The Independent looks at the state of Ireland’s EV market. The government wanted to have 10% of all vehicles on the roads be electric by 2020, a projected 230,000 vehicles. So far only 644 electric vehicles have been registered. This low number is an embarrassment given the government has spent over €10m on installing electric charging points nationwide and paying out over €2m on a grant scheme for drivers to purchase electric vehicles. 1,200 publicly-accessible charge points are now available nationwide – or 2 for every electric car. A recent report from the Sustainable Energy Authority of Ireland said that the country will not meet the 2020 target for electric vehicles. The report found that in a best-case scenario 50,000 electric vehicles will be running on Irish roads in six years.
CKGSB Knowledge brings us up to date on the Chinese EV market. The government has set a goal of half a million EVs on China’s roads by next year. But this is not going to happen. Currently there are only some 70,000 EVs in operation and most of these are buses, taxis and local government fleets. To speed up sales in July several state agencies mandated that at least 30% of all government vehicles purchased in the next two years be electric, plug-in or hybrid. A major road block to consumer purchases is the lack of EV charging stations. A major obstacle to EV growth emanates from charging infrastructure. Each city has developed individual power standards for charging stations in favor of its own auto state-owned firms.. If you buy an electric car in Beijing you cannot recharge it at a charging station in Shanghai. Moreover, China has fallen far behind the targeted goal of 2,000 charging stations by 2015. Current estimates say there are only about 400 charging stations in the country.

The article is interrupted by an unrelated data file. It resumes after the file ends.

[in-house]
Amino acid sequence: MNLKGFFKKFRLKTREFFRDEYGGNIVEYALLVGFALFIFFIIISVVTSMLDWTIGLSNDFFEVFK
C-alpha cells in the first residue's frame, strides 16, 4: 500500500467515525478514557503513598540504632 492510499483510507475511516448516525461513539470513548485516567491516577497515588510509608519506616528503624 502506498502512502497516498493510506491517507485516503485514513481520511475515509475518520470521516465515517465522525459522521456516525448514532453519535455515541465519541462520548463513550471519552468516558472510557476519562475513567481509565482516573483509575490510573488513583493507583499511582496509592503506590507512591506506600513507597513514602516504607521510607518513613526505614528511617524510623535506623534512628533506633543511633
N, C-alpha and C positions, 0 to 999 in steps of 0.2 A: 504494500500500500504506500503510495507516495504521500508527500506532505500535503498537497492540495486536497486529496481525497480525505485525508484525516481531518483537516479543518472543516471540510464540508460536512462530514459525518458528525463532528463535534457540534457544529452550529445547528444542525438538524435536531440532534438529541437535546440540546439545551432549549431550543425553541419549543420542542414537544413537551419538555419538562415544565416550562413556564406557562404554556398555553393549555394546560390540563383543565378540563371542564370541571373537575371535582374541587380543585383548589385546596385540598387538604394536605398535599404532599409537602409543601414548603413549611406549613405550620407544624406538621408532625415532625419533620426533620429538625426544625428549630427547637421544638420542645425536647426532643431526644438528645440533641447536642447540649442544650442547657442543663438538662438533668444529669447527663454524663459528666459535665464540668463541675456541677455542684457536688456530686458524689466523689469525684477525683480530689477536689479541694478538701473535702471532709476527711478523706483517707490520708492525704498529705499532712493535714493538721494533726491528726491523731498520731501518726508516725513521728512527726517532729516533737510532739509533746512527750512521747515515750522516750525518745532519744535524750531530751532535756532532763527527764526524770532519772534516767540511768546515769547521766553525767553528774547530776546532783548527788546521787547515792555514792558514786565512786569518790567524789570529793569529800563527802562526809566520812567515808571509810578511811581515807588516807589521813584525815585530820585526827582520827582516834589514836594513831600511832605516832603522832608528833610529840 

Gas2 says plug-in electric vehicles will make up 2.4% of the global light vehicle market by 2023. The prediction comes from Navigant Reasearch (see here). Currently plug-in vehicles comprise 0.1% of all vehicles on the road worldwide. Navigant believes plug-in EV will grow much more quickly as several major automakers are planning to introduce vehicles in the high-volume SUV segment. China, Europe and the US (in that order) are expected to lead the EV sales charge.
The US state of Washington has created a 440 mile scenic drive for electric car drivers. Earth Island Journal advises there are now more than 60 EV charging stations on the Cascade Loop Scenic Highway making it possible for EV drivers to enjoy a day or week long outing in this beautiful area on the west coast of the country. This is the first long-distance scenic loop drive in the United States designed for electric vehicle tourism.